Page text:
UPDATE – Eyefi tells us that it’s possible to prioritise images for immediate transfer using the camera’s ‘Protect’ feature, in a similar fashion to using selective transfer.
Frustratingly, it’s not possible to switch the card to selective transfer using the mobile app, so you can’t change modes if you’re out shooting and just want to copy one or two pictures to your phone. Oddly, you can’t wirelessly transfer the same image from your camera more than once, to both your phone and tablet, for example, or to restore an image
that you’ve accidentally deleted.
The next stage is syncing files to Eyefi Cloud, which the Mobi app will do fully automatically. If you want to preserve your data allowance, you can tell it to use a Wi-Fi connection only. In my experience the process was reliable, if not necessarily always very fast, although naturally this will be entirely dependent upon your network. Using the Mobi app you can also arrange your images into albums and share them. Hidden away in the Android version is an option to pause upload while you’re sorting and editing albums; I found this really useful, and just wish it were more accessible.
Everything gets synced across your devices, so you can create an album on your phone and then view it on your tablet. Unlike with online photo album services such as Flickr, all your images are copied at reduced size to each device for offline viewing. You can also browse and edit your albums on any computer using Eyefi’s web app (app.eyefi.com).
Eyefi Cloud acts as unlimited back-up for everything you shoot – not just JPEGs and movies, but raw too. This helps protect your precious photos from mishaps such as hard-drive failure. Of course, you could equally well use any other cloud storage service such as DropBox, but the advantage of Eyefi Cloud is its integration into the shooting process.
Your Eyefi Cloud account isn’t just limited to shots recorded onto the Mobi Pro card, either. You can also automatically copy across images shot using your phone’s camera, or upload any JPEG or raw file from your computer, meaning you can store JPEGs of your processed raw files. You only need one subscription no matter how many cards you’re using, too.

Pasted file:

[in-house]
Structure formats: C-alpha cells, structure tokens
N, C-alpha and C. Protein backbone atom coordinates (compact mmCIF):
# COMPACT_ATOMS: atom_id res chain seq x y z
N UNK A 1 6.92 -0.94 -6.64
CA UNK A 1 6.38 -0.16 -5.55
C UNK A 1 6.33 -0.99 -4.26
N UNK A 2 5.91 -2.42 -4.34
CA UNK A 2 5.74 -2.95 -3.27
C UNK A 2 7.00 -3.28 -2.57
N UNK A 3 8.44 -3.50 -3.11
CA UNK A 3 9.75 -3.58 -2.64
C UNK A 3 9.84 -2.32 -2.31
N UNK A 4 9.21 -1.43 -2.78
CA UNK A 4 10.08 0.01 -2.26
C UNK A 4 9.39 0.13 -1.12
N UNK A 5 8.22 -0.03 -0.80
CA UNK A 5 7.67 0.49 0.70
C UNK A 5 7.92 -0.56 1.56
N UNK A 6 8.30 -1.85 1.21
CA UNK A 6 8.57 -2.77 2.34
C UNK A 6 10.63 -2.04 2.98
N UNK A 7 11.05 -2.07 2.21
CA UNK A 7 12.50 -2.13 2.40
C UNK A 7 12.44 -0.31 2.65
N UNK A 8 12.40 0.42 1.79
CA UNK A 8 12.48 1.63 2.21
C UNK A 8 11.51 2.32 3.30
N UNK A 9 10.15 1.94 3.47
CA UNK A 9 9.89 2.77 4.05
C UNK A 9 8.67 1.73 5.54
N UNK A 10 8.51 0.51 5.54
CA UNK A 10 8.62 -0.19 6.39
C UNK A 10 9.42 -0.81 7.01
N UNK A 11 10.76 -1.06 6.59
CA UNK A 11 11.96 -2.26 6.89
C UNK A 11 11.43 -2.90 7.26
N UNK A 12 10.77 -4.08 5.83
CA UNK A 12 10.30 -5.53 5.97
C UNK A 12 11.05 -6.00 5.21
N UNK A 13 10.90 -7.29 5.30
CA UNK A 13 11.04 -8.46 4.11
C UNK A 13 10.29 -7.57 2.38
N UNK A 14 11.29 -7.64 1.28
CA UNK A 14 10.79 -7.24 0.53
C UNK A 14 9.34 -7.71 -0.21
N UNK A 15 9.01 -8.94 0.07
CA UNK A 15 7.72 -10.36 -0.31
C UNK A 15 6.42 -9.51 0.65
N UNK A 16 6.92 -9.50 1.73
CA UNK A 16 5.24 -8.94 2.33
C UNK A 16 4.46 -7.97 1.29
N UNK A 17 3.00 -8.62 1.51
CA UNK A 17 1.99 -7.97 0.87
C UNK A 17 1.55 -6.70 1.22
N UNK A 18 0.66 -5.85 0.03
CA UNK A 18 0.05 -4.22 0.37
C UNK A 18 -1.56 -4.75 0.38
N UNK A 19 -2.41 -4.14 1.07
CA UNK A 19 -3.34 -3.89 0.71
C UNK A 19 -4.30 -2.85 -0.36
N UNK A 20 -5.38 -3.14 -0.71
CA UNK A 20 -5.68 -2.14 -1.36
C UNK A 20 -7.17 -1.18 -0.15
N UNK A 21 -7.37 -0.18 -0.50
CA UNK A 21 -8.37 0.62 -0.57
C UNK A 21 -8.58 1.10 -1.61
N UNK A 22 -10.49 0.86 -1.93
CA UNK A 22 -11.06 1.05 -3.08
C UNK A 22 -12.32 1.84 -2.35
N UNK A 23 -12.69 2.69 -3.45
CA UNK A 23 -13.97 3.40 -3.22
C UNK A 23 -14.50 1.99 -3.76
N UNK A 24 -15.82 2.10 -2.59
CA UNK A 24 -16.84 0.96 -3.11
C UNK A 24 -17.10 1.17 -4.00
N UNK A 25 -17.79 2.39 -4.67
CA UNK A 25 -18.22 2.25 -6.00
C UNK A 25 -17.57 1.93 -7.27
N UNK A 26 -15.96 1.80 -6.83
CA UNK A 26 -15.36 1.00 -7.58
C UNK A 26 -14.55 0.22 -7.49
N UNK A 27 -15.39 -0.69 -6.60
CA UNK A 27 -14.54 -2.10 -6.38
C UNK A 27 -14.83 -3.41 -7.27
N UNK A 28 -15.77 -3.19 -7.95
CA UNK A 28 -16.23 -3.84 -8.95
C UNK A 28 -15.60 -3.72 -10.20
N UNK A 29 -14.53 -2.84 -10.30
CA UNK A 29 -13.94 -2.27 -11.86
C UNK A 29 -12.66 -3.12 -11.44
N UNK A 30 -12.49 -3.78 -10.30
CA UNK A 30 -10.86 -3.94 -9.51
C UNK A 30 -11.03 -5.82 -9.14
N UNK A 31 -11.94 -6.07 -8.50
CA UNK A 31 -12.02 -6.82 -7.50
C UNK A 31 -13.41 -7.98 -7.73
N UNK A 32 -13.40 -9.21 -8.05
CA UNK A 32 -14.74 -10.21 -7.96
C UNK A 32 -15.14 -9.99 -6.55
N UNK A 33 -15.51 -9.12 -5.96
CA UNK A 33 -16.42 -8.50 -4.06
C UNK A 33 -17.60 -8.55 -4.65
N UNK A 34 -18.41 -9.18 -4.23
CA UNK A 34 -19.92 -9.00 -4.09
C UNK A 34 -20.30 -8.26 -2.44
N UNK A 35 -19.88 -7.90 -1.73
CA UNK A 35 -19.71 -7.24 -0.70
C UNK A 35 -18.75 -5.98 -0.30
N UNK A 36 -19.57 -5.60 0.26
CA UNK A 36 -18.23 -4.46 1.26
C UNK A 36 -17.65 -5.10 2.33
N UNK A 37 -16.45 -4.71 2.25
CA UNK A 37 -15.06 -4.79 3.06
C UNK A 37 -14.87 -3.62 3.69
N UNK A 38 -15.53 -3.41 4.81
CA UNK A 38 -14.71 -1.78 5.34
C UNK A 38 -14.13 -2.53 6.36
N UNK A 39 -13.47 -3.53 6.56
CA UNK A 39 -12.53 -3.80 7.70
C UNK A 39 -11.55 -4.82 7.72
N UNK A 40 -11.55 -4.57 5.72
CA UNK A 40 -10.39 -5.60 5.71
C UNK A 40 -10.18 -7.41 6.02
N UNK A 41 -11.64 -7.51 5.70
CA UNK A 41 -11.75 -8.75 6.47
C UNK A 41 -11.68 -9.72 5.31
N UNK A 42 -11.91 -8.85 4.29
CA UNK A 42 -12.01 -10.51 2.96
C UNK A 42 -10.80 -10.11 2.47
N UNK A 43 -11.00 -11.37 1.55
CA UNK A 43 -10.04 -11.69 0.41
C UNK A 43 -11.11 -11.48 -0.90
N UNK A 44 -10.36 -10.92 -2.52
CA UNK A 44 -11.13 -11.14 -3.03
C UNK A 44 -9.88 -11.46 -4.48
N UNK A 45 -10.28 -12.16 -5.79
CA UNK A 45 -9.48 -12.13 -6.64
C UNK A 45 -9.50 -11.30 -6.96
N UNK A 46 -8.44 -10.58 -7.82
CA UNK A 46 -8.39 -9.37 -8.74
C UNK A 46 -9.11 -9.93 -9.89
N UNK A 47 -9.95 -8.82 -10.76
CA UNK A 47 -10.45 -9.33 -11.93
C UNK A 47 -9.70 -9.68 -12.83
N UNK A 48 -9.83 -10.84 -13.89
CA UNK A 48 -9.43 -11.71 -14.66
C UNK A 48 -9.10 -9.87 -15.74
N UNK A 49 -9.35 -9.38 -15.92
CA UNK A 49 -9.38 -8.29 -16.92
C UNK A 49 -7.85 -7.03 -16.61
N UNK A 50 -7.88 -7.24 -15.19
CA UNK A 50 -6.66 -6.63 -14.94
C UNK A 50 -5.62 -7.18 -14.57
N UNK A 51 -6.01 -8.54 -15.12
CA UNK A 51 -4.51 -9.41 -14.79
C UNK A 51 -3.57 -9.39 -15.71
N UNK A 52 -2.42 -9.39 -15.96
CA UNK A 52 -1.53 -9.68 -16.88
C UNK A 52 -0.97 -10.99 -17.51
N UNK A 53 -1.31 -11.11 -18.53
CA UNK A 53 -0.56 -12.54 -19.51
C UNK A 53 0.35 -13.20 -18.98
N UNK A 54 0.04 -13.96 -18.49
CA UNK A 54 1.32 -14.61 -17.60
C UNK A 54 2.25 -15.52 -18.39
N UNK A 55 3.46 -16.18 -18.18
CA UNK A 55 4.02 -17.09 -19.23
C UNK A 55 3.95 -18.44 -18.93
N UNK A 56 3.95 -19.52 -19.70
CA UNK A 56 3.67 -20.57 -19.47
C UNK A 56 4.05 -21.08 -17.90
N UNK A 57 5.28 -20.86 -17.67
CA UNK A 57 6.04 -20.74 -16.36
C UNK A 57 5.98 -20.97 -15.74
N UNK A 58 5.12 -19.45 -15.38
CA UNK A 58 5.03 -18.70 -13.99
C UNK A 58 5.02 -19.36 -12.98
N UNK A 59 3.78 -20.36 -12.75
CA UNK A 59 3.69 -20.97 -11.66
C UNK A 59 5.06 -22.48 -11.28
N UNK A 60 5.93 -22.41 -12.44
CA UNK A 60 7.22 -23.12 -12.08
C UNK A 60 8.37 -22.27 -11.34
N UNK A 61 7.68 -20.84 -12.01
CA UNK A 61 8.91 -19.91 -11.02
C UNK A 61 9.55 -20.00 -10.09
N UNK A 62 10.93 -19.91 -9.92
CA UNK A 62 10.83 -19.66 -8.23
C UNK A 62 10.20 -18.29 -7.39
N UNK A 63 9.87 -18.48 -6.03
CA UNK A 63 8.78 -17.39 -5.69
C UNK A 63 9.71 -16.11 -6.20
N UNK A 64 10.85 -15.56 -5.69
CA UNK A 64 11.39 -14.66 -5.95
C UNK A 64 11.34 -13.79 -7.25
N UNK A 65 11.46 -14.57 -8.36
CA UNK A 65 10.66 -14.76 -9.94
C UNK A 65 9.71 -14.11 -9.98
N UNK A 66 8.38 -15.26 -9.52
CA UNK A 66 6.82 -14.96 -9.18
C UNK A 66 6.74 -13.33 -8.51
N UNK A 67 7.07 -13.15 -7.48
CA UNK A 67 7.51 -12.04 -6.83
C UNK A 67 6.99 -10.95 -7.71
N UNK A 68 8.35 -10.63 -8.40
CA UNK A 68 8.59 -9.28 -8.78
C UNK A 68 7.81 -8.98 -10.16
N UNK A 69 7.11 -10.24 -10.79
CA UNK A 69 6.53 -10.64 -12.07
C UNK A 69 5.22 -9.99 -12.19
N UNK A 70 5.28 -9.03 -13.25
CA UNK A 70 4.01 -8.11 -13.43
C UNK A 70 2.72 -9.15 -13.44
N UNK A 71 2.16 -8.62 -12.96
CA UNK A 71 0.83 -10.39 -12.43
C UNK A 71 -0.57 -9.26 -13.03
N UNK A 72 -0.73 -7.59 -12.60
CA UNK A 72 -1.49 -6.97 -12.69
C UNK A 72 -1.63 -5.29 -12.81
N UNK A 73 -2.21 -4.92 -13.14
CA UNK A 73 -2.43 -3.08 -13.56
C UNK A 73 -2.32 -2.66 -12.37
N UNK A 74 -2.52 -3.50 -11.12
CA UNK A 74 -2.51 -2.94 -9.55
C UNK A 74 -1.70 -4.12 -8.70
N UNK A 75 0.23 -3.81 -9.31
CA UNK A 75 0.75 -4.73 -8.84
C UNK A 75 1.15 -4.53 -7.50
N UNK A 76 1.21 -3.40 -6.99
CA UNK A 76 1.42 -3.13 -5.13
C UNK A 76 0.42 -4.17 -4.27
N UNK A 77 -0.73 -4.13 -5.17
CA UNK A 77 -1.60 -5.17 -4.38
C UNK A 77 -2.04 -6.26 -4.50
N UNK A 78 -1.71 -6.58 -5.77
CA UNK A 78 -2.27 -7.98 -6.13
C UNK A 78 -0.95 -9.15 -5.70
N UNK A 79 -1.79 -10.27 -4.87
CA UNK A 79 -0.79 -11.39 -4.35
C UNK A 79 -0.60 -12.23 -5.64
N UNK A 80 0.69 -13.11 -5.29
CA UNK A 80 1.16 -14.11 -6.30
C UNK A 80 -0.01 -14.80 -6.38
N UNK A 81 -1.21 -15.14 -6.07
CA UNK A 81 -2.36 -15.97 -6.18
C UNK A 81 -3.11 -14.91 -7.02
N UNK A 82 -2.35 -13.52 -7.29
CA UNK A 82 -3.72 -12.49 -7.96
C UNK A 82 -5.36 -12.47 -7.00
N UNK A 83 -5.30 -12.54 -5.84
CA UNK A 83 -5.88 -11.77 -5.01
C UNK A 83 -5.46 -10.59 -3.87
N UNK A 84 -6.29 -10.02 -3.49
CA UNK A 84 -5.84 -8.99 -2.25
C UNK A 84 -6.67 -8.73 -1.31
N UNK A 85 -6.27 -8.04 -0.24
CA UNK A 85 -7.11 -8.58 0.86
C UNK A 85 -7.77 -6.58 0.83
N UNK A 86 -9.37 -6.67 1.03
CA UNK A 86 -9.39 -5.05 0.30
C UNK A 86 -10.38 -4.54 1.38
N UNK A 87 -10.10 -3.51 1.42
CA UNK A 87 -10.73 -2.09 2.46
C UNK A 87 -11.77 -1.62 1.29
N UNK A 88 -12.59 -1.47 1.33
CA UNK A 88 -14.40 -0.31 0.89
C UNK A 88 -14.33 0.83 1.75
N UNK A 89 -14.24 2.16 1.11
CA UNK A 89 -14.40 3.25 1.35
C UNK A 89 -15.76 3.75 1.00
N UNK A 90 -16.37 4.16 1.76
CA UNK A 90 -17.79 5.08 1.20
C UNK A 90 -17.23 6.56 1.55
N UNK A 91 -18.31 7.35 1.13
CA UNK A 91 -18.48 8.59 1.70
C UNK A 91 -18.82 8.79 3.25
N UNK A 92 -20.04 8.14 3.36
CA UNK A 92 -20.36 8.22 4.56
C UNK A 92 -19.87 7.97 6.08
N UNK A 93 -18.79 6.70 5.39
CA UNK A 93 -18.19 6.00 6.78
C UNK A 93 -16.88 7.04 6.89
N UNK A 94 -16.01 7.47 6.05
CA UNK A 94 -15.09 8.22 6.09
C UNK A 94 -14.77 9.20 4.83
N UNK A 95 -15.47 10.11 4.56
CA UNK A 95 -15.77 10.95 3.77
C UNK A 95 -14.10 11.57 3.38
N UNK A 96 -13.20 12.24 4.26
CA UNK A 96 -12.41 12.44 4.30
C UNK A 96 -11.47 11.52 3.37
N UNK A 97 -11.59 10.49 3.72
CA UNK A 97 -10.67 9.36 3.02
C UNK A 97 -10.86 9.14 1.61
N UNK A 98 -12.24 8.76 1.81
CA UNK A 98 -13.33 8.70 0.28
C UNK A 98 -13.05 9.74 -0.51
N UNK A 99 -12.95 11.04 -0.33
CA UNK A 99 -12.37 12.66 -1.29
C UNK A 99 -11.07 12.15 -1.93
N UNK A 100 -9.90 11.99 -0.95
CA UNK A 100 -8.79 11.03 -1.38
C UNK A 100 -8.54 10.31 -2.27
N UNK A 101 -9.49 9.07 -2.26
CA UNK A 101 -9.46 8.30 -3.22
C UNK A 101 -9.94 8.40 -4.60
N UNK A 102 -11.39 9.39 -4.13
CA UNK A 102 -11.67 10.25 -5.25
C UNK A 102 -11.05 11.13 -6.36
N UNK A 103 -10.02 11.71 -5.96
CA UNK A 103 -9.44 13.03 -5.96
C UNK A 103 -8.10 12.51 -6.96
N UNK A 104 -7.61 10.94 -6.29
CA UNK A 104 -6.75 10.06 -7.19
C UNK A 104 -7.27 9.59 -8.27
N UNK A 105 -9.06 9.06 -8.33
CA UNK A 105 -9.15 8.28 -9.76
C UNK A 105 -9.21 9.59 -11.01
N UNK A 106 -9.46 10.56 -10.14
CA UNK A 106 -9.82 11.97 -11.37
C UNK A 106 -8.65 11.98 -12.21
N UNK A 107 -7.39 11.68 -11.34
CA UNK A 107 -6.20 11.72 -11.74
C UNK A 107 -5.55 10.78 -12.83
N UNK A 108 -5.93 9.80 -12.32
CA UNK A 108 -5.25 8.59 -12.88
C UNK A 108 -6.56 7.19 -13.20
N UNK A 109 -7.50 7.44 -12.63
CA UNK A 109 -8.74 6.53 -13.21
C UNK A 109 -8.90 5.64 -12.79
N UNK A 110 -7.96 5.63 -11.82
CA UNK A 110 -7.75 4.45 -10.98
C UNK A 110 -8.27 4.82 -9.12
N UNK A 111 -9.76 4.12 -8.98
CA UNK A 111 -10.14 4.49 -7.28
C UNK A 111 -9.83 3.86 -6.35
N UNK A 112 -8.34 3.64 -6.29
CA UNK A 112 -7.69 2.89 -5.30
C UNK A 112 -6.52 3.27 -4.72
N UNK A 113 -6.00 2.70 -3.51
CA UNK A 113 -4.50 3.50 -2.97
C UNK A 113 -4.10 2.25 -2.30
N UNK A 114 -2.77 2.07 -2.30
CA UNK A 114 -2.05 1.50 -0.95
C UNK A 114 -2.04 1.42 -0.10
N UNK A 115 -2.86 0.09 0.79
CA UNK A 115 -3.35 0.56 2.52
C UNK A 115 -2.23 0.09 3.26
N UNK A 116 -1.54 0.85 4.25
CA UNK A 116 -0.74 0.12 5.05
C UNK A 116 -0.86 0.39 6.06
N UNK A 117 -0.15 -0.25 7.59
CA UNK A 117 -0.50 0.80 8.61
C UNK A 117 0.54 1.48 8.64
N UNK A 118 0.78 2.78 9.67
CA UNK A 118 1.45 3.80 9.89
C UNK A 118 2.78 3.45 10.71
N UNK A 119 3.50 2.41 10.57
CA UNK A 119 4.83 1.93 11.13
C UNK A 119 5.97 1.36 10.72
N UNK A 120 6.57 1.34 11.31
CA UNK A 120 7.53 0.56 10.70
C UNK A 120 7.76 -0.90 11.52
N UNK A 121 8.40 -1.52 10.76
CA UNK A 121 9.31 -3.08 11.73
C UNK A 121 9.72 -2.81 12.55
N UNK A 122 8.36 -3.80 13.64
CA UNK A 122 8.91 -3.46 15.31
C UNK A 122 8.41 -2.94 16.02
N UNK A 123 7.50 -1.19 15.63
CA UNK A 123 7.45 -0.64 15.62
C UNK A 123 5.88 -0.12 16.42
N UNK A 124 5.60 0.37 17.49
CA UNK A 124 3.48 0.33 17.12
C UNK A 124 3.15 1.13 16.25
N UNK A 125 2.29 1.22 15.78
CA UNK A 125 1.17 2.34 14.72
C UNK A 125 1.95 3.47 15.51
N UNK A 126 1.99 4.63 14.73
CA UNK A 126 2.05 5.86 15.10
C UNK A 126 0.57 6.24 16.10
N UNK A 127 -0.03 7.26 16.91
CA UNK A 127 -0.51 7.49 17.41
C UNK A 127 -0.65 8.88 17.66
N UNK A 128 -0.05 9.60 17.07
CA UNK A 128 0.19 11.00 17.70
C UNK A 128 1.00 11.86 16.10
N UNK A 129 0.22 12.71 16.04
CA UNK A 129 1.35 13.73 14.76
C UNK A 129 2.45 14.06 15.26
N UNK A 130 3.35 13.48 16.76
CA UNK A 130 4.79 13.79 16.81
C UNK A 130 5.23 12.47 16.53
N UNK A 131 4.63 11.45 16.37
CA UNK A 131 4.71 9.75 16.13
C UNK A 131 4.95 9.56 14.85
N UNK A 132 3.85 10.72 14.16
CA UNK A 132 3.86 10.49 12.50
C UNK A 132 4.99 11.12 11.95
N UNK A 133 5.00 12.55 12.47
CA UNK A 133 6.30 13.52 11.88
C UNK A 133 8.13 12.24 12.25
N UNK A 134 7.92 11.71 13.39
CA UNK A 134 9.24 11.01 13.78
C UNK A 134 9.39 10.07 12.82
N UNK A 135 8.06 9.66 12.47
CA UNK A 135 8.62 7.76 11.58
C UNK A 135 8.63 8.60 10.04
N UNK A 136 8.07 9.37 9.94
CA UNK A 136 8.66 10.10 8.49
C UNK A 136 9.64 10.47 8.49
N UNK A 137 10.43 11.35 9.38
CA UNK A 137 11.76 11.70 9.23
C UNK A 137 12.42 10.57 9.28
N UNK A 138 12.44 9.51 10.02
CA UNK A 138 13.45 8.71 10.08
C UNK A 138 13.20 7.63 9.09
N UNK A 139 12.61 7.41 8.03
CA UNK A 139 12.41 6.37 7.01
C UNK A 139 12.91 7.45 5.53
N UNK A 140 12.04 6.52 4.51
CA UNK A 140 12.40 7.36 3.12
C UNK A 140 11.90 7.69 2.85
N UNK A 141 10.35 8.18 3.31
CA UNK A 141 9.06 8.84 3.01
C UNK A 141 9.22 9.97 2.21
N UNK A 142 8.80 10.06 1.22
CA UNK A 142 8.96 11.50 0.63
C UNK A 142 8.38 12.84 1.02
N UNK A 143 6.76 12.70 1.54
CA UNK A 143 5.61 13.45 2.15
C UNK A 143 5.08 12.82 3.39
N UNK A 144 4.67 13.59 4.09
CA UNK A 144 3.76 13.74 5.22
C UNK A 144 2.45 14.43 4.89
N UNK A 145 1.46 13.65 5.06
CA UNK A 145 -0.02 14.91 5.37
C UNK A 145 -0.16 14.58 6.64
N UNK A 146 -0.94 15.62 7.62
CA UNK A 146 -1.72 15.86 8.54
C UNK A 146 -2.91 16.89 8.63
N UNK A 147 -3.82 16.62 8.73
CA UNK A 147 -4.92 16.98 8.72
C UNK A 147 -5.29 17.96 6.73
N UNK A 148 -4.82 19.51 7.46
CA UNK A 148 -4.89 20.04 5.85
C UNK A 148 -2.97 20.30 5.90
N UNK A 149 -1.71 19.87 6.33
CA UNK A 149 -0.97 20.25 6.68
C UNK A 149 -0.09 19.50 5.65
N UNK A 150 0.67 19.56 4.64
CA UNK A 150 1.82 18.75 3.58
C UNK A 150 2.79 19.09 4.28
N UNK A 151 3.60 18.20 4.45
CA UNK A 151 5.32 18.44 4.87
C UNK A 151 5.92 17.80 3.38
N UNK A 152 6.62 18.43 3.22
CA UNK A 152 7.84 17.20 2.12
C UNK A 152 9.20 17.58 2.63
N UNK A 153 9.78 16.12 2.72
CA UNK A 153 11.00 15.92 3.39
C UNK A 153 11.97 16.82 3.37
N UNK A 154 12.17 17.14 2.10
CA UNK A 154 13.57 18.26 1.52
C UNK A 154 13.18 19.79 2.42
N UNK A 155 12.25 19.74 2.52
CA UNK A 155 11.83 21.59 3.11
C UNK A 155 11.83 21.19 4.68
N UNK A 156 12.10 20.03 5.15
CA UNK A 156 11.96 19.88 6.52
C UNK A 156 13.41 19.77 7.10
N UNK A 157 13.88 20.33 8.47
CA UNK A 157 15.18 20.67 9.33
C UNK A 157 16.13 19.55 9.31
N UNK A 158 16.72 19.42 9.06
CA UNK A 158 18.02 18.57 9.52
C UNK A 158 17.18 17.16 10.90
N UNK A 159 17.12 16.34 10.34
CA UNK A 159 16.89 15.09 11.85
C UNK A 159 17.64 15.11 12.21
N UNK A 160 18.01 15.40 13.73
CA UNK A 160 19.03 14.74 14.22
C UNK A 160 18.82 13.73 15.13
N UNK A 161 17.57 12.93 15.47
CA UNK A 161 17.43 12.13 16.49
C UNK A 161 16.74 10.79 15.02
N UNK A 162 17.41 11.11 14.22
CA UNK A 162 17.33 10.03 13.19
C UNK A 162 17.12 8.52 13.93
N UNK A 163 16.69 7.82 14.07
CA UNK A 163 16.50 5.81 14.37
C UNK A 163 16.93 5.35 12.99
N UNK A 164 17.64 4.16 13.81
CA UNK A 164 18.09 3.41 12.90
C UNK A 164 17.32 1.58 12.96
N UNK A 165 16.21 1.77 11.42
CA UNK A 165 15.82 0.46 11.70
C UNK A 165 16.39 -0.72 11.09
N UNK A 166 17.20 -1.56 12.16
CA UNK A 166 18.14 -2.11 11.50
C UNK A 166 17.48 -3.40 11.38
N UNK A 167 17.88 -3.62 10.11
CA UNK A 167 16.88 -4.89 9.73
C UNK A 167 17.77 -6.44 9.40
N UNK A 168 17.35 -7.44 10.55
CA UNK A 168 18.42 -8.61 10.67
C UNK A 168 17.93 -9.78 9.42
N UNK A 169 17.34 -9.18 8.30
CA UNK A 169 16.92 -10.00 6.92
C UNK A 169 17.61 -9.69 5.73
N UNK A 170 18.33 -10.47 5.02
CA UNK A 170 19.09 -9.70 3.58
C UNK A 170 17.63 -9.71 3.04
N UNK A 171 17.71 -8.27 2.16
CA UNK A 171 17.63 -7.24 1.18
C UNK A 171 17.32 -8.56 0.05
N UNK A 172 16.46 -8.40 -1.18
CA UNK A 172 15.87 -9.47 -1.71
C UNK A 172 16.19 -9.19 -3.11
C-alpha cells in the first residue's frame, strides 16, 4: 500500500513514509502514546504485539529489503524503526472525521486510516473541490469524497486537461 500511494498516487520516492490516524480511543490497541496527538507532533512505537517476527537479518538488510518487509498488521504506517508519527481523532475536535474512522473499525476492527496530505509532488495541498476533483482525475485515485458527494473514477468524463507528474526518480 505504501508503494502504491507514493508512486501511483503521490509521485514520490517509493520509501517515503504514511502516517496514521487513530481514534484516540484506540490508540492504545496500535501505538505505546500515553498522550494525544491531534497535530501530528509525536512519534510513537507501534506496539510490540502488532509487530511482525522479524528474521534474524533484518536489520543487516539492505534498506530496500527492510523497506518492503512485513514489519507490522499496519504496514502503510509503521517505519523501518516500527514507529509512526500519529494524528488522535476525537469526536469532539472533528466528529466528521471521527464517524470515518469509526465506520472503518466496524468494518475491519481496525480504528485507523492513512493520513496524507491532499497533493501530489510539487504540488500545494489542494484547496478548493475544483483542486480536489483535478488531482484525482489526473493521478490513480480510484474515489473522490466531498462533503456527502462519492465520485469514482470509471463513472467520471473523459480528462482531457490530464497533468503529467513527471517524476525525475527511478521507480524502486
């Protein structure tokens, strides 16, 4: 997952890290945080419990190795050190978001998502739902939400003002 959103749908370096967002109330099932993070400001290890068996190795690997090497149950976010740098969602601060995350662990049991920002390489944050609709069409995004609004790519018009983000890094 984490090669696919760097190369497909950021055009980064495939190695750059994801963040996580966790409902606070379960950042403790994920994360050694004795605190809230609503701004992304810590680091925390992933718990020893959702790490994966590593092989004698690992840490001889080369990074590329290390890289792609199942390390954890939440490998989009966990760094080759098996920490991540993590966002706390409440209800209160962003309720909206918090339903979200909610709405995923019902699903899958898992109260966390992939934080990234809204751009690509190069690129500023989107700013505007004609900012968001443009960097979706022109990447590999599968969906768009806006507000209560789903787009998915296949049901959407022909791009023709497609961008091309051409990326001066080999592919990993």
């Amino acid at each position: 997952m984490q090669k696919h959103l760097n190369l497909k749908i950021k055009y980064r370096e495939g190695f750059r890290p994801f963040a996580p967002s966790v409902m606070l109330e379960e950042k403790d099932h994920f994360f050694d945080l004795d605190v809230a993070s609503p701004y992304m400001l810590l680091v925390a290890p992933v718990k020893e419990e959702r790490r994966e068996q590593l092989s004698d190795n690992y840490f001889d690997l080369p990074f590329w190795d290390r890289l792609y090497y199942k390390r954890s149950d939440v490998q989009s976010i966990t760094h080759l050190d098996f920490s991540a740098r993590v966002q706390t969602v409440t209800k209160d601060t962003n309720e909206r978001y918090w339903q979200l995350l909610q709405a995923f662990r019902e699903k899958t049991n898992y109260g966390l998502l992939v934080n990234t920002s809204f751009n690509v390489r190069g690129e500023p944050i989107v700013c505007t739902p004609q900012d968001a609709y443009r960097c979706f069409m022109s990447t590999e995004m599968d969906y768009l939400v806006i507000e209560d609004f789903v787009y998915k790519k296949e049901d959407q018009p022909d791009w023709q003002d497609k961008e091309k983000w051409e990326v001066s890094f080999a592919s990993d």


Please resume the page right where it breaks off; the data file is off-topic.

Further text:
Eyefi Mobi camera compatibility
While Mobi Pro is compatible with most cameras that take SD cards, it’s best to check on the Eyefi website that it will work with your own (www.eyefi.com/cameras). Some models offer full support for Eyefi, including optimised power management and the ability to turn Wi-Fi on and off from the camera’s menus. Meanwhile, with others it’s necessary to tune power settings yourself, to ensure your camera doesn’t power itself off in the middle of a Wi-Fi transfer.
Mobi Pro cards will also work in some cameras that use CompactFlash cards via an Eyefi-certified adapter, which costs £15.99. This has the thicker CF Type II form factor, so it won’t fit every model, but again you can check on the Eyefi website.
Eyefi Mobi Pro is, in effect, three distinctly different but linked products: the Wi-Fi card itself, the Eyefi cloud service and the Mobi app that bridges them. I used the system with several cameras (Olympus XZ-2, OM-D E-M5 and OM-D E-M5 II; Panasonic Lumix DMC-GM1 and Canon EOS 50D using a CF adapter) and devices of various vintages (Apple iPhone 4S, Samsung Galaxy Tab tablet and my laptop running Windows 10) and found that it did pretty much what it promised seamlessly and reliably, if not always quickly. But if you just want to copy the odd file across to your phone for sharing, Transcend’s Wi-Fi SD is a simpler and cheaper solution (£30 for a 16GB card).
Personally, I often found myself frustrated by Eyefi’s forced automation of the whole process, and the lack of user intervention available. I’d prefer to have more control in the Mobi app over what files go where and when. Hopefully, Eyefi can implement this in future versions of the app.
Overall, though, Mobi Pro offers a unique combination of features, and implements them pretty well. It won’t suit everyone’s workflow, but if you can see it fitting into yours, it’s an easy product to recommend.